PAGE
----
Ofsted's chief inspector has said schools have been unable to prevent a "epidemic of unmotivated children" during the national lockdown.
Amanda Spielman told the Association of School and College Leaders annual conference today that even the most hard working children had lost motivation over time during remote learning.
But she said a great deal of progress has been made on remote education compared with the first lockdown in 2020 where she warned that the "national picture was very uneven."
Ofsted: Blended learning presents a challenge to teacher well being
In full: Online learning – what the DfE expects of teachers
Ms Spielman said that although schools have been setting higher expectations during the most recent lockdown home learning cannot replace the classroom "however hard teachers try".
She said: "It was a necessary stop gap, but one that reinforced just how important it is for children to be in school - for academic, social and health reasons.
"We all recognise that some children didn’t have access to technology, or even a quiet space at home to learn.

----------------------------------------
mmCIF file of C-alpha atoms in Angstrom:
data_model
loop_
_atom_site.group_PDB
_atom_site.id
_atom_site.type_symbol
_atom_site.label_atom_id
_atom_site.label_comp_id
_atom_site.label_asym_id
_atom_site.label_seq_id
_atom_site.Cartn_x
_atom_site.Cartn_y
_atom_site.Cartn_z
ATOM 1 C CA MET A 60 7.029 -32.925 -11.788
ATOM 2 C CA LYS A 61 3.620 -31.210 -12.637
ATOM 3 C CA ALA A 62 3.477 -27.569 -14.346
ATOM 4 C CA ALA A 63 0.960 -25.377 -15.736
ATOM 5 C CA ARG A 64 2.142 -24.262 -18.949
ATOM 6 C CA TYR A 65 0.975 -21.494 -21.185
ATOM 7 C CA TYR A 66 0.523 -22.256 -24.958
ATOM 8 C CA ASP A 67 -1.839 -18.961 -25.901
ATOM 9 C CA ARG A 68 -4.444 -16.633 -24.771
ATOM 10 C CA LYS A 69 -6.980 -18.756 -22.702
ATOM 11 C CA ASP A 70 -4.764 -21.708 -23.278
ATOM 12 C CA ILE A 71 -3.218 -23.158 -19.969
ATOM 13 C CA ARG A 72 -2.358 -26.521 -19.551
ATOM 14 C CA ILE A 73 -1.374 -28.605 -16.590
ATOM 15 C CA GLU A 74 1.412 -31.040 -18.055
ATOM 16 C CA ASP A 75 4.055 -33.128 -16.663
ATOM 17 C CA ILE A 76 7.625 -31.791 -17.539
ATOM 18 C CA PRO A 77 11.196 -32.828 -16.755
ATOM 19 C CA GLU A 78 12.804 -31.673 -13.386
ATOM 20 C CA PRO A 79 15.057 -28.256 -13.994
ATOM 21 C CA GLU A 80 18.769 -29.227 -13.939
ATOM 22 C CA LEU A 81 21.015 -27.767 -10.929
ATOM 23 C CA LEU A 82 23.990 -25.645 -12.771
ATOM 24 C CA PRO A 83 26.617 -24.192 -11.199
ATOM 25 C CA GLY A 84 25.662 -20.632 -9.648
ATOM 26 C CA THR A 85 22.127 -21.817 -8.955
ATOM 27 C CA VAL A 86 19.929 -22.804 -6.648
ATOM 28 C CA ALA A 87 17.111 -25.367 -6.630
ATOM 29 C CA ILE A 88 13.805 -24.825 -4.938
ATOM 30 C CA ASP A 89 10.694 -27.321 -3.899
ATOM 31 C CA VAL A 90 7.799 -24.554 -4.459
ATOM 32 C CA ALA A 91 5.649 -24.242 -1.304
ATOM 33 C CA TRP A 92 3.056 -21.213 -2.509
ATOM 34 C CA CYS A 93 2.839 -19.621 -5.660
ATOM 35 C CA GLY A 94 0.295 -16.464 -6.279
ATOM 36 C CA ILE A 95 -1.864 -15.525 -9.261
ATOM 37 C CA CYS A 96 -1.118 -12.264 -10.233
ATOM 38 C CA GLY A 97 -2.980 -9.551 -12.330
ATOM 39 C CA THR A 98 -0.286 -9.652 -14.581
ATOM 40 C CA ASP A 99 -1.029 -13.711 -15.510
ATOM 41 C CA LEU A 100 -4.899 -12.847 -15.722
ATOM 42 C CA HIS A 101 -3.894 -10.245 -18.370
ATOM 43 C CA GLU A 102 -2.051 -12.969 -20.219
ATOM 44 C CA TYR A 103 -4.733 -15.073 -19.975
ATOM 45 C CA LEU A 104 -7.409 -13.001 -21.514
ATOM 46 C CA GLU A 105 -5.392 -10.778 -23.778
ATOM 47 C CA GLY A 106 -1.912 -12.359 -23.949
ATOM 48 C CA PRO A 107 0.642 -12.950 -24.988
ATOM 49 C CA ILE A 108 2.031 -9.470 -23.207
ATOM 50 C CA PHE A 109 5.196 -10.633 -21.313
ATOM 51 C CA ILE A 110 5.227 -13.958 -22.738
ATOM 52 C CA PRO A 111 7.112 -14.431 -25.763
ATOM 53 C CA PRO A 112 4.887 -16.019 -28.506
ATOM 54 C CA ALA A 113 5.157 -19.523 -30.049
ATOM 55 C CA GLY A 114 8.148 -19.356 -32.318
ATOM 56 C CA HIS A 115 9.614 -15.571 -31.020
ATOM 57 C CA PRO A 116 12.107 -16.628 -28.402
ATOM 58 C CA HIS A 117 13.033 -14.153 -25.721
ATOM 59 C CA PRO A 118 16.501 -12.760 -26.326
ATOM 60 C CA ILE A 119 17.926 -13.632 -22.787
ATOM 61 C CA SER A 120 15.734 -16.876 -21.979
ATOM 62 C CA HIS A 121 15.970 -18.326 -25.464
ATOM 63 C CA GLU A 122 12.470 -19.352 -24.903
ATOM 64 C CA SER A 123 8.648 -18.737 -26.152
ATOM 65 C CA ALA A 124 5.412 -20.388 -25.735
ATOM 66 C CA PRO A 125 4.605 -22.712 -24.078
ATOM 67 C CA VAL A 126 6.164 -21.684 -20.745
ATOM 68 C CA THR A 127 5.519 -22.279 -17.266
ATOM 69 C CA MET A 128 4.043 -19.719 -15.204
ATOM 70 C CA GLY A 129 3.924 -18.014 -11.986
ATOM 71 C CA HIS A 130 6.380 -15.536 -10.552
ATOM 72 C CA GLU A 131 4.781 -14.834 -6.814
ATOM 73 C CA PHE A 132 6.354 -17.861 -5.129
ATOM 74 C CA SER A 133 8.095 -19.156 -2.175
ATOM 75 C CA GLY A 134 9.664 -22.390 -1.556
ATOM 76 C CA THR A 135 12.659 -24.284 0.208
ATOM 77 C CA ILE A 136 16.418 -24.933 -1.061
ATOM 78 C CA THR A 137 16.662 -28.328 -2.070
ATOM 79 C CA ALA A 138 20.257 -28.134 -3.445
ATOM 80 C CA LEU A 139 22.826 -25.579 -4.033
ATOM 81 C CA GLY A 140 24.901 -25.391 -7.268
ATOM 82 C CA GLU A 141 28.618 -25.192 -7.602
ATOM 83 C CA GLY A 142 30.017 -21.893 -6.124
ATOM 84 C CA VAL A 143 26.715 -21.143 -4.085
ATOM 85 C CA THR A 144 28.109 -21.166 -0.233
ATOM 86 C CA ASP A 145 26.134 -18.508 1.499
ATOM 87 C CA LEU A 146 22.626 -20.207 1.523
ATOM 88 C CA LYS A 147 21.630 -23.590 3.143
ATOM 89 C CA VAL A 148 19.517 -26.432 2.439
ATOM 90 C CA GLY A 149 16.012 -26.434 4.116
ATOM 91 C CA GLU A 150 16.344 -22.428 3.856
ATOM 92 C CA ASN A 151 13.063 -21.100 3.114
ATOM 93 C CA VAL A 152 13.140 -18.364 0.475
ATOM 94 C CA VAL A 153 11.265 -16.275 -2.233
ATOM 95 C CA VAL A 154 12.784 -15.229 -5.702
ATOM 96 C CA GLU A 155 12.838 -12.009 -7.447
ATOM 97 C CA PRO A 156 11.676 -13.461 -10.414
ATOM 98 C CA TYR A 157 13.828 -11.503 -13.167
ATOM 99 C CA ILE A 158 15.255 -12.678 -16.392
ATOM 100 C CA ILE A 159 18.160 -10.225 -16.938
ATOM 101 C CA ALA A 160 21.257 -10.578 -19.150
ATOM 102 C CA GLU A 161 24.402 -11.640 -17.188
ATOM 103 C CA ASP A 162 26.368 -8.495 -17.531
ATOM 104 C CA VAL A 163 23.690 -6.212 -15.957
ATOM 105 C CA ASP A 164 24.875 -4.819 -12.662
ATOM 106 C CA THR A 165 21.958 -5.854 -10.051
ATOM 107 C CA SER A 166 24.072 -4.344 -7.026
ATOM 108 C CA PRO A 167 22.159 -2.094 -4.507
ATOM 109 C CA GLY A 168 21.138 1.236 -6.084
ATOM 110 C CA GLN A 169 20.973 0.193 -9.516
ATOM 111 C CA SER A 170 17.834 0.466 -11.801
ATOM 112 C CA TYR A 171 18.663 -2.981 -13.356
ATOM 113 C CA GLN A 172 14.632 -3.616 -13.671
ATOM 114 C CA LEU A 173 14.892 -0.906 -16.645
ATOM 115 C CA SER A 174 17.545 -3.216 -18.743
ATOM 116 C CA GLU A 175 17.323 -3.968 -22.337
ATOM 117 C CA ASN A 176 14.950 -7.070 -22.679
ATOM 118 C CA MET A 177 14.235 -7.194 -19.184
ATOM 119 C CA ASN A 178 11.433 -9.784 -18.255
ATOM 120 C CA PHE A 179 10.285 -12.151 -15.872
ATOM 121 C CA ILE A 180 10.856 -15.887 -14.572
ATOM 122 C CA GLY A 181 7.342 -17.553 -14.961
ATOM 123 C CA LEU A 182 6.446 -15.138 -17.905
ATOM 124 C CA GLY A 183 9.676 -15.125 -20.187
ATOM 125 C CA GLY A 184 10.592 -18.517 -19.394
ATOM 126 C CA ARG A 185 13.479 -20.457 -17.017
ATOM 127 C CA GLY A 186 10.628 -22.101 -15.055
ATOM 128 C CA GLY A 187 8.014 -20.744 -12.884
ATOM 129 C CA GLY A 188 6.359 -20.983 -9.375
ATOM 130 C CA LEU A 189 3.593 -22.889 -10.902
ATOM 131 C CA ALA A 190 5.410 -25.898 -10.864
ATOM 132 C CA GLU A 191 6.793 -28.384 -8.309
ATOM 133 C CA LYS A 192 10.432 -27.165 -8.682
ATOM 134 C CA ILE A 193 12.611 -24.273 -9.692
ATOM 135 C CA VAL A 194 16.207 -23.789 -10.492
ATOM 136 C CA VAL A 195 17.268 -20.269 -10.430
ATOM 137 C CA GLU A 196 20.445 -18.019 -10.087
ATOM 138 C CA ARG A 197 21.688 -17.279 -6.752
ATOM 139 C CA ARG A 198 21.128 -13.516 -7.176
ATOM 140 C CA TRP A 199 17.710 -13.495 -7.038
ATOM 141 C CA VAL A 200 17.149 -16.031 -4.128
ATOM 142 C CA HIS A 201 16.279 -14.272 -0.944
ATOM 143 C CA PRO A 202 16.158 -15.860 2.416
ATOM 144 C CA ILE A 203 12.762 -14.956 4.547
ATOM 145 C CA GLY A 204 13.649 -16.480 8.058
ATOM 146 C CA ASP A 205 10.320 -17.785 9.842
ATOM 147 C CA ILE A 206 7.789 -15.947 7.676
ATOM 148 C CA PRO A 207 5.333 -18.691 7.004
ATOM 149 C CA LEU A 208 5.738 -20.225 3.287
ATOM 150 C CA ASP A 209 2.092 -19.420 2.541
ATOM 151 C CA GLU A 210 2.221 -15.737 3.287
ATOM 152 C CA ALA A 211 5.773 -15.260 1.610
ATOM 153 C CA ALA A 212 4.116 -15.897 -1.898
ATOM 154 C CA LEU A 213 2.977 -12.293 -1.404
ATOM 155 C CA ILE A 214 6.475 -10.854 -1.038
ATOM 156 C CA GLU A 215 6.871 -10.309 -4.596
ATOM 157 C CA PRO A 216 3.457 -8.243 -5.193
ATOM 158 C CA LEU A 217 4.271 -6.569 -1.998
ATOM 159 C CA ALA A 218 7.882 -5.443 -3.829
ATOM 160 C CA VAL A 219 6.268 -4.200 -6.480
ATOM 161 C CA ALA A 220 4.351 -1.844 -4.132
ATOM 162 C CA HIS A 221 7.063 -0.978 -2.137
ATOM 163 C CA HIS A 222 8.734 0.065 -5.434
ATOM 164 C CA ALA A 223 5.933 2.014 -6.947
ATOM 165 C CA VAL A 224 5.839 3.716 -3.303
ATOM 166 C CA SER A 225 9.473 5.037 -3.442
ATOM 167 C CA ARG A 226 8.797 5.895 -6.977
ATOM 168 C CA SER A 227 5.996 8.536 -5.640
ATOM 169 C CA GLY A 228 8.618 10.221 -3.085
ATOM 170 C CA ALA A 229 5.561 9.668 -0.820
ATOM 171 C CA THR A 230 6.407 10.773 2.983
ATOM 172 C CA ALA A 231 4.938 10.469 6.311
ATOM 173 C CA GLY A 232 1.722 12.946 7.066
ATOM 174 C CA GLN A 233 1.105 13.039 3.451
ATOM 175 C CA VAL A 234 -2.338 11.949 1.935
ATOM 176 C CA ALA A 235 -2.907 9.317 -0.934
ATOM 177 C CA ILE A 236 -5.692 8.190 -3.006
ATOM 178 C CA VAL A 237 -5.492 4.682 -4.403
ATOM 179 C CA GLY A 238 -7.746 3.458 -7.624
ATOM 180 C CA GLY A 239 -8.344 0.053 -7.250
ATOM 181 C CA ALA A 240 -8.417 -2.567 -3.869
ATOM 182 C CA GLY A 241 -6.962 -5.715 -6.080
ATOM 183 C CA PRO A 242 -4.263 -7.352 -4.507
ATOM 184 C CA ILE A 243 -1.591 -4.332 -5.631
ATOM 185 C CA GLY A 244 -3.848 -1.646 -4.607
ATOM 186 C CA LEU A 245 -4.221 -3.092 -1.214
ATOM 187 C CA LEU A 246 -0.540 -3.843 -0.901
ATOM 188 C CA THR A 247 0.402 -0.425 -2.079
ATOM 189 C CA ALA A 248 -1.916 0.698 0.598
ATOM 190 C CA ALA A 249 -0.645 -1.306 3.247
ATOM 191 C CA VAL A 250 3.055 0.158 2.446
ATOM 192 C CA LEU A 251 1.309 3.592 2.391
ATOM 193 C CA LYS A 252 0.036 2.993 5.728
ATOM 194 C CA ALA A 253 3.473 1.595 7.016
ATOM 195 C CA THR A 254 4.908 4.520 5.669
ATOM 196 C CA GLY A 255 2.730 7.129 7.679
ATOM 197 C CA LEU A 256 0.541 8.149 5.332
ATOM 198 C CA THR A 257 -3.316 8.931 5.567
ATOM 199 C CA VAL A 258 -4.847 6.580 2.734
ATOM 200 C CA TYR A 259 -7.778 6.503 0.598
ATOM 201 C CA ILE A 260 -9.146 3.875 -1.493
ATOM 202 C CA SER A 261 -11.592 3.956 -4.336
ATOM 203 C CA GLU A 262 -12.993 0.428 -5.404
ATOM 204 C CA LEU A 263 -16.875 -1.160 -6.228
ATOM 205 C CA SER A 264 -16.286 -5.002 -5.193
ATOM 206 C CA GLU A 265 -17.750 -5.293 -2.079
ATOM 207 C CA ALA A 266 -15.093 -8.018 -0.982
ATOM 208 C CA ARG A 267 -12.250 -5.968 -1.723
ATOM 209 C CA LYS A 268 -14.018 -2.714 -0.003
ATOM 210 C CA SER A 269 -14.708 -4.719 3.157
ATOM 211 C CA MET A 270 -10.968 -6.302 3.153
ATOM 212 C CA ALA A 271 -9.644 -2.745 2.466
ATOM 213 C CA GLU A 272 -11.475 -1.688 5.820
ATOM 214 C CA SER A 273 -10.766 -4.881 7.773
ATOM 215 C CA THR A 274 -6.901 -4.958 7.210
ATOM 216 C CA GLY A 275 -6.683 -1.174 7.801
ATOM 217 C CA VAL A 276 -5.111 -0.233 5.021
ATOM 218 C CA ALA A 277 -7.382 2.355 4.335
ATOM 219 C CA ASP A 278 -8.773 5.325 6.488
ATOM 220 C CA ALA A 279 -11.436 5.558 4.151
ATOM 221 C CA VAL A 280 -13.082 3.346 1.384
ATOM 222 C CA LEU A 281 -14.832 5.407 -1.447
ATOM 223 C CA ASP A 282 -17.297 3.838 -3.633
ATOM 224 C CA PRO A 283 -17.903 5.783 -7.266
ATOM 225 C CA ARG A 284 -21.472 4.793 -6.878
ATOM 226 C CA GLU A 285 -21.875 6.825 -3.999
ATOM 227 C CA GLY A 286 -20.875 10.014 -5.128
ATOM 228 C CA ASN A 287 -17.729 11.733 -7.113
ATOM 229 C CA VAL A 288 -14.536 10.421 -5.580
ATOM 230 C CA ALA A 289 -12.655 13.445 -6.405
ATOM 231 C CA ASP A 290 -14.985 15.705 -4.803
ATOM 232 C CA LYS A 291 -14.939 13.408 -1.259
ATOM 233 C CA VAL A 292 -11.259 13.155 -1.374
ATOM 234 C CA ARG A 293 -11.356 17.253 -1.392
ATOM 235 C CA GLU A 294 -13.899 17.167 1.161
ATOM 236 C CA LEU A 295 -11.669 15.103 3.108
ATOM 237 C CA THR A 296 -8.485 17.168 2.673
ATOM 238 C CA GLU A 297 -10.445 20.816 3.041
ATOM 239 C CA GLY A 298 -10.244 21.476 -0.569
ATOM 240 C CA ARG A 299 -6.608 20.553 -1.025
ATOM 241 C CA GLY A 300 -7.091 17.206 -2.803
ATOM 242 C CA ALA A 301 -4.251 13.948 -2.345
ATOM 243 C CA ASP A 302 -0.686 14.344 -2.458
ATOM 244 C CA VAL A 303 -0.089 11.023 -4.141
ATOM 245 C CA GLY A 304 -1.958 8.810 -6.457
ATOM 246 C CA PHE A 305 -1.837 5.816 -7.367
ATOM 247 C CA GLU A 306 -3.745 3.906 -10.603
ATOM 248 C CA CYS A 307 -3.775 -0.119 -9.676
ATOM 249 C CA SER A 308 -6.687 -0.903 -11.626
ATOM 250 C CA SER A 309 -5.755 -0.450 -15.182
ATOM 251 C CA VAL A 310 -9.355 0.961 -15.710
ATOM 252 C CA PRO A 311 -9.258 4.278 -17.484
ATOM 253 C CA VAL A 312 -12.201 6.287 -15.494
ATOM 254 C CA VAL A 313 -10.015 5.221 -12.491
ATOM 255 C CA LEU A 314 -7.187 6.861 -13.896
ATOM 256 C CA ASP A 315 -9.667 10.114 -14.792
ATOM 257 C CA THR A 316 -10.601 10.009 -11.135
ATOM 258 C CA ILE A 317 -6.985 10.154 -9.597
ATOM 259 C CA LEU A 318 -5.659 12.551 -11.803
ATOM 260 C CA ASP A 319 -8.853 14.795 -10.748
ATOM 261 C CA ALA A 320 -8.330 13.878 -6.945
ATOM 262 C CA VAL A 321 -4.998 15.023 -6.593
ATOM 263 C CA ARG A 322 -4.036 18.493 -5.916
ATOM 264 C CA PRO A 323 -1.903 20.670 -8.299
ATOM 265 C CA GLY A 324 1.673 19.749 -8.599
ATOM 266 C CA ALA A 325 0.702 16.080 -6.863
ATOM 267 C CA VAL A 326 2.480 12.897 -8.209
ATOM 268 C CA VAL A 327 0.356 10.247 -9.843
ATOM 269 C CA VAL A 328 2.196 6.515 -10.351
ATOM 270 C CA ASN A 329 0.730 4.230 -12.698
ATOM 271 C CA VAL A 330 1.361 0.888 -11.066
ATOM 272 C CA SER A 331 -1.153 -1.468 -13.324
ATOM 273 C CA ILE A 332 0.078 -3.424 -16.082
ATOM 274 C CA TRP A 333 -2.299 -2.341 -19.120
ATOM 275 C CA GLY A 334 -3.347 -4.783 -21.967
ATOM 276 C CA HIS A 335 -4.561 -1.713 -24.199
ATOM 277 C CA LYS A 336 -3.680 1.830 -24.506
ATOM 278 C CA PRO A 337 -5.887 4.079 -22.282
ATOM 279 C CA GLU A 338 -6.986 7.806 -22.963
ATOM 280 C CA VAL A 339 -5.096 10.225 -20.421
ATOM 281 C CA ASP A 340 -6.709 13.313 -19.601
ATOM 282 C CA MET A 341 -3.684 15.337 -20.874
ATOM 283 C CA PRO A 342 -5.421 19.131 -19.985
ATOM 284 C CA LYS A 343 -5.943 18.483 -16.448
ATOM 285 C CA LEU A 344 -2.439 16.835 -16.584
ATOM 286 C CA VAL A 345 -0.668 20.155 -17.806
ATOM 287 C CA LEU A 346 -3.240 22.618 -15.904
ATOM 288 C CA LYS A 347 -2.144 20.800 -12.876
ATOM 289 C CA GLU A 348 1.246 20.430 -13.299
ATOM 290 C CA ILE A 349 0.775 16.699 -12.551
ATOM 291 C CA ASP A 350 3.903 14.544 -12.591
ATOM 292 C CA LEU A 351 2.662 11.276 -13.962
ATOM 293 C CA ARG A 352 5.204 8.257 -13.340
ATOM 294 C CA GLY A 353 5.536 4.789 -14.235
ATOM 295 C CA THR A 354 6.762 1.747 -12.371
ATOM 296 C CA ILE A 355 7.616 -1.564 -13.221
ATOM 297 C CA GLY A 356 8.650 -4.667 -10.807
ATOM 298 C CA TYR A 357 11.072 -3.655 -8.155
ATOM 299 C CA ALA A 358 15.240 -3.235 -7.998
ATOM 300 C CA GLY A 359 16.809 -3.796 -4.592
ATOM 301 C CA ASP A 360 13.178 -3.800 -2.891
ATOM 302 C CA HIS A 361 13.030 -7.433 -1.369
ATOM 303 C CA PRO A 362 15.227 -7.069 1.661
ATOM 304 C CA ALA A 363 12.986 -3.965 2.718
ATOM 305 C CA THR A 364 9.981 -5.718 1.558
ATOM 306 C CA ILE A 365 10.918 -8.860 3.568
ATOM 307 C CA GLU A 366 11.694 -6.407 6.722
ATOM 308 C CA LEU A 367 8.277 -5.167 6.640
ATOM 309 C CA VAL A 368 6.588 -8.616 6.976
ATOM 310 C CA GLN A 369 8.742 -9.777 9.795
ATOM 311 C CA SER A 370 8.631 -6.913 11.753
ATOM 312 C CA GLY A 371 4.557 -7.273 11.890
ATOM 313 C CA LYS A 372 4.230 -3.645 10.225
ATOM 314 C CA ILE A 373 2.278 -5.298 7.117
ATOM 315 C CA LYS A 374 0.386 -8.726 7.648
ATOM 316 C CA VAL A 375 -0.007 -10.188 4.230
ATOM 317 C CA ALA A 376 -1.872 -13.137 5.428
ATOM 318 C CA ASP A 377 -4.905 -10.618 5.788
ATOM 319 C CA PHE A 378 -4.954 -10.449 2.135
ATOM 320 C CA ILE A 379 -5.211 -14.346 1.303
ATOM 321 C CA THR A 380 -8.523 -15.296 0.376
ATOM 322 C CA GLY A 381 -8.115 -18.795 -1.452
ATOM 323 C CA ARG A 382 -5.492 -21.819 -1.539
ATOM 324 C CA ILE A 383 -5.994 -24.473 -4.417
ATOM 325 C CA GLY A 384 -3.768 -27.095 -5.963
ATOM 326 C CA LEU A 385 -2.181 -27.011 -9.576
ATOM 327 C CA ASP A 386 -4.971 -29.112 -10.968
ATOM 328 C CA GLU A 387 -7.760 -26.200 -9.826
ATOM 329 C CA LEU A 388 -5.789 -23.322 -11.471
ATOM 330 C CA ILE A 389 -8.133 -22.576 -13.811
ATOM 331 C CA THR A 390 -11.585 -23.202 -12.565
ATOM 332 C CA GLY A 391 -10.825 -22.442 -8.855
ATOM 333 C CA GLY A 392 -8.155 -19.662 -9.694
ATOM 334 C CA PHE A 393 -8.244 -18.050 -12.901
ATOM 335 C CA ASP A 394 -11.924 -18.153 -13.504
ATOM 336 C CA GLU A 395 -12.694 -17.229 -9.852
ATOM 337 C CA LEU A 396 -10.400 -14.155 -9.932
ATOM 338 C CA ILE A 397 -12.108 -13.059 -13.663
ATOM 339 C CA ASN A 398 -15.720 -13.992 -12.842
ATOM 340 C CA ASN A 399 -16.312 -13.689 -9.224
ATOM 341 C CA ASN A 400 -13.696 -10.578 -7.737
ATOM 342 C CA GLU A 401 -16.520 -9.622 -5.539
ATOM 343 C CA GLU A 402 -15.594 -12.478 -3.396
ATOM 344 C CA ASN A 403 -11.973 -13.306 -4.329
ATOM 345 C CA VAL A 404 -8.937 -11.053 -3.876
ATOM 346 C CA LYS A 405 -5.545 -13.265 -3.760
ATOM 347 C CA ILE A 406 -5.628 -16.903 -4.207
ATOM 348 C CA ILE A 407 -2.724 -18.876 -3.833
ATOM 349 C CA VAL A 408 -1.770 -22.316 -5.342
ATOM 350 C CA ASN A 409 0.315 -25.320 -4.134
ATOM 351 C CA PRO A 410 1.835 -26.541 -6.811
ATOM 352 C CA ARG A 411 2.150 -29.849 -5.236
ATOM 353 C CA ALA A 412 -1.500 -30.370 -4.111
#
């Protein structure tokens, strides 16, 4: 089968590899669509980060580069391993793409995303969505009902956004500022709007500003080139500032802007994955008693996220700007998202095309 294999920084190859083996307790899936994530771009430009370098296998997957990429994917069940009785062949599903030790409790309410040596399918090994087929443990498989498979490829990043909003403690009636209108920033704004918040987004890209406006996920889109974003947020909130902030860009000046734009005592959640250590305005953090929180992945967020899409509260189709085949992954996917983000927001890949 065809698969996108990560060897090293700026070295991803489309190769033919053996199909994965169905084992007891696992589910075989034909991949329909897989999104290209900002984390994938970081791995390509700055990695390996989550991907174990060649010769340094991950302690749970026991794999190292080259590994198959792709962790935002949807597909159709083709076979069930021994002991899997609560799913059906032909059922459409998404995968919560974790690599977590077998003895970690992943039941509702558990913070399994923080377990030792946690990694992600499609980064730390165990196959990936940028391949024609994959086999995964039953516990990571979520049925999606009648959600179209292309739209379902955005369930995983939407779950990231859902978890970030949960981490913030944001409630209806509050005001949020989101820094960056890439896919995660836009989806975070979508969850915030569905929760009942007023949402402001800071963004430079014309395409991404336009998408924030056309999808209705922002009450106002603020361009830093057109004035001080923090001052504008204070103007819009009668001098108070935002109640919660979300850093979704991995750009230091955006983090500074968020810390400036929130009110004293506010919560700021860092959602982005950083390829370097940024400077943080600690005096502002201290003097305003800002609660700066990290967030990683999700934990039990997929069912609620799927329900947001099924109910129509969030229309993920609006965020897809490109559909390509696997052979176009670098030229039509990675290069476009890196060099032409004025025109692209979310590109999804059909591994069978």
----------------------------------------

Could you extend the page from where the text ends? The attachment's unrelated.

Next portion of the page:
"Children with SEND struggled without their usual support services, making it harder to access the curriculum at home.
"But for all the focus on access to remote education, perhaps the biggest challenge in all this has been motivation.
"And some parents simply had more time and capacity than others to help children get down to their schoolwork. As you told us on our visits this term, a significant minority of children just haven’t been engaging.
"With the best will in the world, schools haven’t been able to avert an epidemic of demotivated children. Heads have told us that even the hardest-working pupils lost enthusiasm as time went on.
"Remote education requires great self-discipline – and that’s something that home-working adults struggle with, let alone children."
However she said the crisis has meant schools now have stronger approaches to remote education for those who needed to learn at home - such as those with long term illnesses.
Ms Spielman also highlighted how parent-teacher interaction has been well-served by technology and that many parents are probably more engaged with their children’s education now than ever before as a result of the lockdown.
"That could mark the beginning of stronger and more constructive partnerships between teachers and parents" she added.